Tuesday, June 21, 2005

Holding Back Big Brother: House votes to Protect Library Privacy!

The comparisons to George Orwell continue.

Scene from 1984

In 1984, George Orwell wrote of the ever-intrusive "Big Brother", a government intent on knowing everything about everyone. Including what they thought and what they read.

As he wrote:
Behind Winston's back the voice from the telescreen was still babbling away about pig-iron and the overfulfilment of the Ninth Three-Year Plan. The telescreen received and transmitted simultaneously. Any sound that Winston made, above the level of a very low whisper, would be picked up by it, moreover, so long as he remained within the field of vision which the metal plaque commanded, he could be seen as well as heard. There was of course no way of knowing whether you were being watched at any given moment. How often, or on what system, the Thought Police plugged in on any individual wire was guesswork. It was even conceivable that they watched everybody all the time. But at any rate they could plug in your wire whenever they wanted to. You had to live -- did live, from habit that became instinct -- in the assumption that every sound you made was overheard, and, except in darkness, every movement scrutinized.
Thought Police? But that is fiction you say. Maybe. In America, since the passage of the Patriot Act, library searches are allowed.

Fortunately, the United States House of Representatives voted last Wednesday by 238-187 to limit this activity. We do have leaders in America who recognize that one of the cornerstones of our freedom is our ability to choose to read or inform ourselves at our own public libraries without the threat of "Big Brother" monitoring us.

However, this has not pleased the Bush Administration which has threatened to veto any such changes. As reported:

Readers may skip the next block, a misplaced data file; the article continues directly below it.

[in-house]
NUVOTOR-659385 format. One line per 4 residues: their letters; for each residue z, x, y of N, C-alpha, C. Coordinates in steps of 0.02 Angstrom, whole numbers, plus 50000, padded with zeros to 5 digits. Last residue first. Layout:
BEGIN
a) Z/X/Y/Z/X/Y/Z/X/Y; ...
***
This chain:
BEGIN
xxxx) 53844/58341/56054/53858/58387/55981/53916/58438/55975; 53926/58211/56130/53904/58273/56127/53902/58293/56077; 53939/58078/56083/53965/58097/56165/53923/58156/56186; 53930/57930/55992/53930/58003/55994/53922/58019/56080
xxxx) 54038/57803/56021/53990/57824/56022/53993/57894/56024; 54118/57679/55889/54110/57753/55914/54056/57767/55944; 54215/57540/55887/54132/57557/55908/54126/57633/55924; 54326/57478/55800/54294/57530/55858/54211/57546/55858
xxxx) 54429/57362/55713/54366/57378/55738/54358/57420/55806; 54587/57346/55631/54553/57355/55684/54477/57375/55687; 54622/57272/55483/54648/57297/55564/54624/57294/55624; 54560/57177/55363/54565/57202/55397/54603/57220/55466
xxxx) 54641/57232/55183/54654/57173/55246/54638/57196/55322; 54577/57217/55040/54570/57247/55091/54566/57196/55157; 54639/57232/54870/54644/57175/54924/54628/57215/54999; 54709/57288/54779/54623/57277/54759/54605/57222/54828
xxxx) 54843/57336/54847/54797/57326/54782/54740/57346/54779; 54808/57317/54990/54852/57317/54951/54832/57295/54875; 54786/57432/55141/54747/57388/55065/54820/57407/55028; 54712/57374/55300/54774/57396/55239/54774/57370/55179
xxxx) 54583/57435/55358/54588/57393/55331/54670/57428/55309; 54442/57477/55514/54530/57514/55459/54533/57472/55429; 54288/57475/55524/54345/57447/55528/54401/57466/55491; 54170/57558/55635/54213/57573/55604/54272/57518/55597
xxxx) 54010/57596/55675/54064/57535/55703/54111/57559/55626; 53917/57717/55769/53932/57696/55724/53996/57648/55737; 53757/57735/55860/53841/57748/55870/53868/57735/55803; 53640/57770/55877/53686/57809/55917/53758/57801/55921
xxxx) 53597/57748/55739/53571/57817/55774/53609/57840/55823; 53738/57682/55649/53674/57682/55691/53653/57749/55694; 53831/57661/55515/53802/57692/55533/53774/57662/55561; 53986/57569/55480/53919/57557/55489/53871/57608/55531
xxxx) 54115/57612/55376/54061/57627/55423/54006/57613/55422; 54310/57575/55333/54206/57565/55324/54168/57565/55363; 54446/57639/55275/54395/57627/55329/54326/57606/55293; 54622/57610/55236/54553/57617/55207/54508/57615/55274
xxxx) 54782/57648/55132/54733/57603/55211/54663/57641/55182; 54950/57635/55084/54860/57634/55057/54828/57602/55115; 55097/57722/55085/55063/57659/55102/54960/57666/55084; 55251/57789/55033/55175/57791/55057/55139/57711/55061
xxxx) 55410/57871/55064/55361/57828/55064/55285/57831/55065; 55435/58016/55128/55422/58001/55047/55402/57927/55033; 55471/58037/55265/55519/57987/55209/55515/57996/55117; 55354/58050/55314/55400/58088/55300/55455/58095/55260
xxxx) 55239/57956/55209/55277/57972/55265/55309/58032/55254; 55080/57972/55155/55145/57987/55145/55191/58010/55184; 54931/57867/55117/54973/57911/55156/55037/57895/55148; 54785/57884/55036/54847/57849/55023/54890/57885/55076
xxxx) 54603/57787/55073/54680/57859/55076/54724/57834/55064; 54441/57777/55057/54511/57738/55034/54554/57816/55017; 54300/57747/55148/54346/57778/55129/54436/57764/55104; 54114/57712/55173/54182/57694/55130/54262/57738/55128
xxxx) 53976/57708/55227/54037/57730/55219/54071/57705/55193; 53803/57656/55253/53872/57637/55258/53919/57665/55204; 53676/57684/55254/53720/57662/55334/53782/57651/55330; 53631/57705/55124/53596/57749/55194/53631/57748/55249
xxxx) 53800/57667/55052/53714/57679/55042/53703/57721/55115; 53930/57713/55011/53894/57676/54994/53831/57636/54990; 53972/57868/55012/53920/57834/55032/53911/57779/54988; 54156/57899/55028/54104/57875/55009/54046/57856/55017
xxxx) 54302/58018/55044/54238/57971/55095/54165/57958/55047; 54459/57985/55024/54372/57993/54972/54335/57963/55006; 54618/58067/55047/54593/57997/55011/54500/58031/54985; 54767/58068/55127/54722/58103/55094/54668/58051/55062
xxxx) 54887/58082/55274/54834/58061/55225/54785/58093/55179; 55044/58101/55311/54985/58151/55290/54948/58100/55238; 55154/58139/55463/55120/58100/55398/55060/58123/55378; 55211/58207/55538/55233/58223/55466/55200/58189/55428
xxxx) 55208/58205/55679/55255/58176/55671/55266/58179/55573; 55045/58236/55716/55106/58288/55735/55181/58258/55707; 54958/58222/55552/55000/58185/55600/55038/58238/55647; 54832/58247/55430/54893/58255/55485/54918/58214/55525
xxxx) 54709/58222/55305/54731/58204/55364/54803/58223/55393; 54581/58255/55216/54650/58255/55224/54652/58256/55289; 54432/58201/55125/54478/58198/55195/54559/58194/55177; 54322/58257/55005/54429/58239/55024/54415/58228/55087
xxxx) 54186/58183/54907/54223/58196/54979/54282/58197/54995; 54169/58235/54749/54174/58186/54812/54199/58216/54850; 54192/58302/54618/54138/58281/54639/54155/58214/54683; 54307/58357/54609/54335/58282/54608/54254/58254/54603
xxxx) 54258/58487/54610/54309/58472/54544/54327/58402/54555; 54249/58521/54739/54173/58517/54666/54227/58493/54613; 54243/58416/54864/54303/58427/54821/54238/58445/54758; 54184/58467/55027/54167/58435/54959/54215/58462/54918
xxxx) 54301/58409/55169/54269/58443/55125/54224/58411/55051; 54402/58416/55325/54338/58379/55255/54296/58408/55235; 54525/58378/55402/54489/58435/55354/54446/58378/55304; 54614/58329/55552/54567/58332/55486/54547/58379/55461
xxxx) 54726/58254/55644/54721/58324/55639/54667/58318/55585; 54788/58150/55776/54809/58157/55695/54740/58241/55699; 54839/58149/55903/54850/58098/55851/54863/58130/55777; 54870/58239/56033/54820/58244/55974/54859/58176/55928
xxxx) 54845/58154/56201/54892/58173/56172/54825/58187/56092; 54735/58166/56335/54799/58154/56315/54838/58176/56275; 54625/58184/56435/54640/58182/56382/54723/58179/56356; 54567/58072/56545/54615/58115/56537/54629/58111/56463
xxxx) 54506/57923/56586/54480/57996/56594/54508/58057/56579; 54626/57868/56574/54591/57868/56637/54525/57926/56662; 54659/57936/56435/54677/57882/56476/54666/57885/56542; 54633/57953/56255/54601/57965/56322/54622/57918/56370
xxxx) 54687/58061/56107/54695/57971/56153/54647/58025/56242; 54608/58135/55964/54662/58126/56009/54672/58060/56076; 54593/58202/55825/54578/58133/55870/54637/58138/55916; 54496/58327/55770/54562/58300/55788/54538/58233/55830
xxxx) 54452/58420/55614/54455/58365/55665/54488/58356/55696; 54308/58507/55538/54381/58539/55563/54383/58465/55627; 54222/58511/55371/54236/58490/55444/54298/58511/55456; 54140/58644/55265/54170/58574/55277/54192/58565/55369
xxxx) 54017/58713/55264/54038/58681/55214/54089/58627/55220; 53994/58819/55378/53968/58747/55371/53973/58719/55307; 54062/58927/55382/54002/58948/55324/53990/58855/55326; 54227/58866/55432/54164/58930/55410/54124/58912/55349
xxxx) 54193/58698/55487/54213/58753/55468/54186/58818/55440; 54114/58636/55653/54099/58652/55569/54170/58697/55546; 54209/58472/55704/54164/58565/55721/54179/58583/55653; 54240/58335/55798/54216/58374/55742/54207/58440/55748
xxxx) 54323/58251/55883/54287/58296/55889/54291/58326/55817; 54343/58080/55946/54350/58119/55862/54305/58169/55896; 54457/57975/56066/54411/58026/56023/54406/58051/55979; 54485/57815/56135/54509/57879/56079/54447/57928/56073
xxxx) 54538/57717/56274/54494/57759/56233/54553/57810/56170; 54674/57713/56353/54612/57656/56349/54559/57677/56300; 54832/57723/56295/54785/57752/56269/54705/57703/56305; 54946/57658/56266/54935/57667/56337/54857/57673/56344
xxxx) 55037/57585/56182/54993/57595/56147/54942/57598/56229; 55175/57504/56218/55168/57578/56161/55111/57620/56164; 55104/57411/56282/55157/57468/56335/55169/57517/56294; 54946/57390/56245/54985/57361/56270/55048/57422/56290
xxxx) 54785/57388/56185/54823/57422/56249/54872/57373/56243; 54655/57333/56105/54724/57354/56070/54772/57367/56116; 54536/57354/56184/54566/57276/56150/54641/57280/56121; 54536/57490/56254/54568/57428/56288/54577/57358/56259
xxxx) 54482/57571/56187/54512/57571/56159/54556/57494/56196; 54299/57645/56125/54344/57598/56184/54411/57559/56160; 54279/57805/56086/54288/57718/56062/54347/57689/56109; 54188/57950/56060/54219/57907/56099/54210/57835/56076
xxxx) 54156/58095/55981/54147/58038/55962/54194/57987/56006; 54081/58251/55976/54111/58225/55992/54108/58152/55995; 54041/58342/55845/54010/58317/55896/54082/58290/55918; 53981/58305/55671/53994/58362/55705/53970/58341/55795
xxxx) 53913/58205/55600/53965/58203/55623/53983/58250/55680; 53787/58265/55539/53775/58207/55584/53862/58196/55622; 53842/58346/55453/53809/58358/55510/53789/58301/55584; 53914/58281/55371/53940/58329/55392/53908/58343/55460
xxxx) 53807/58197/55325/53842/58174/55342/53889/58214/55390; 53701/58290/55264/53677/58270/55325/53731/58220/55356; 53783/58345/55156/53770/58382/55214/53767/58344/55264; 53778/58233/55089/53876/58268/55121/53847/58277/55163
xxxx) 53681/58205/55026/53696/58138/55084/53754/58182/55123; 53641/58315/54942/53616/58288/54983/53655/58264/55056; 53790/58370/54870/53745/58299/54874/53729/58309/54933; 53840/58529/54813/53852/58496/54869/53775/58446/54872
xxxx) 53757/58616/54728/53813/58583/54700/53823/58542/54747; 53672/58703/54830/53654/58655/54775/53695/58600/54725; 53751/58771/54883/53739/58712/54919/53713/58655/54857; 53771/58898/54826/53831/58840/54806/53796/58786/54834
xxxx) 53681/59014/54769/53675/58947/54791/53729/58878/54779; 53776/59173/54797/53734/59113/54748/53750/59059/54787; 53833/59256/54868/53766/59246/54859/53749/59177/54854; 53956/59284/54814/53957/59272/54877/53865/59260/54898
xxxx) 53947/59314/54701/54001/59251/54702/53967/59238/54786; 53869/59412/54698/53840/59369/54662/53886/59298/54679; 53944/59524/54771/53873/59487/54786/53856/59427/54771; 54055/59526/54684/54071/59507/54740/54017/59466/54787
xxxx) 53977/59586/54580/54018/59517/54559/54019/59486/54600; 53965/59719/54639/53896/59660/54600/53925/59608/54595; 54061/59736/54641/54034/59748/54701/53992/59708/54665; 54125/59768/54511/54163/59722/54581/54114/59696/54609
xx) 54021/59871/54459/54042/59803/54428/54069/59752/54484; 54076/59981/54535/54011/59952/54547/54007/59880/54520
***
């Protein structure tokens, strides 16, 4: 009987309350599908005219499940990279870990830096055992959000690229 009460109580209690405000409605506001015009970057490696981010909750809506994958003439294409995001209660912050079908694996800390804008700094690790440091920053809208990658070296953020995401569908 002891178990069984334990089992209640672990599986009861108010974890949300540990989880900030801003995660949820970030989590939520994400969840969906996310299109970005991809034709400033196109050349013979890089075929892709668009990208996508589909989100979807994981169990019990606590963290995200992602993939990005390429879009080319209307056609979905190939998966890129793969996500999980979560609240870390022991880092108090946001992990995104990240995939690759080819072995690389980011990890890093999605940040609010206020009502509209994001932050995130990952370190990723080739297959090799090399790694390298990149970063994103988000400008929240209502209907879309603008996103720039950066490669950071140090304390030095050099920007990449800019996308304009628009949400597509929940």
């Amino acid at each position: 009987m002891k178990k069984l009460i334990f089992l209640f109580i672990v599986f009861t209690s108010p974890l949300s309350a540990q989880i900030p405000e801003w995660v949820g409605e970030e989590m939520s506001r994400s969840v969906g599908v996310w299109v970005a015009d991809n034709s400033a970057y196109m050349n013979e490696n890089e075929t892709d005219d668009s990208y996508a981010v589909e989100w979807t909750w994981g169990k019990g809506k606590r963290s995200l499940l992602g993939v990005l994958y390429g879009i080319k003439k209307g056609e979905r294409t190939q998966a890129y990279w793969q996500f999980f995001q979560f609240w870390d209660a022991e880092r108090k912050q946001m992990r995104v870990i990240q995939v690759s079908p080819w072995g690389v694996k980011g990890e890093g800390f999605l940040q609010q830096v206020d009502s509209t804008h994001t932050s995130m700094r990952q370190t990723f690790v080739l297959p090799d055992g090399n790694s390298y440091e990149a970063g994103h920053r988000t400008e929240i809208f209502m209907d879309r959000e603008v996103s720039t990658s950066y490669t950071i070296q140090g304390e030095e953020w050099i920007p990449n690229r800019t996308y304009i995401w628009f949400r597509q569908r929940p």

According to the New York Times, the Bush administration sent out a letter earlier this week calling the potential use of library and bookstore information a valuable tool in the war on terror. The letter, from assistant U.S. attorney general William Moschella, reportedly argues that "bookstores and libraries should not be carved out as safe havens for terrorists and spies, who have, in fact, used public libraries to do research and communicate with their co-conspirators."
But the story gets better. As reported in the same article:
Attorney General Alberto Gonzales told Congress in April that the government has never used the provision to obtain library, bookstore, medical or gun sale records.

But when asked whether the administration would agree to exclude library and medical records from the law, Gonzales demurred. "It should not be held against us that we have exercised restraint," he said.
But hold on a second.

In the June 20th edition of the New York Times, it is reported:
Law enforcement officials have made at least 200 formal and informal inquiries to libraries for information on reading material and other internal matters since October 2001, according to a new study that adds grist to the growing debate in Congress over the government's counterterrorism powers.
The article continues:
In some cases, agents used subpoenas or other formal demands to obtain information like lists of users checking out a book on Osama bin Laden. Other requests were informal - and were sometimes turned down by librarians who chafed at the notion of turning over such material, said the American Library Association, which commissioned the study.
But technically, we don't really know whether the Justice department is covering up the truth on this question. Because the library association didn't directly ask about whether the Patriot Act had been used. Because responding to this question is a crime under the Patriot Act. As noted:
The study does not directly answer how or whether the Patriot Act has been used to search libraries. The association said it decided it was constrained from asking direct questions on the law because of secrecy provisions that could make it a crime for a librarian to respond. Federal intelligence law bans those who receive certain types of demands for records from challenging the order or even telling anyone they have received it.
Does this sound bizarre or what?

The similarities to the Orwellian novel 1984 are chilling!

As Orwell wrote:
The Ministry of Truth -- Minitrue, in Newspeak -- was startlingly different from any other object in sight. It was an enormous pyramidal structure of glittering white concrete, soaring up, terrace after terrace, 300 metres into the air. From where Winston stood it was just possible to read, picked out on its white face in elegant lettering, the three slogans of the Party:


America deserves better! America needs a government that fights terrorism but also respects the privacy of its citizens. America needs a government that is honest and open and does not hide under shrouds of secrecy! America needs a 2005 that looks more like the future than a fictional dystopia.



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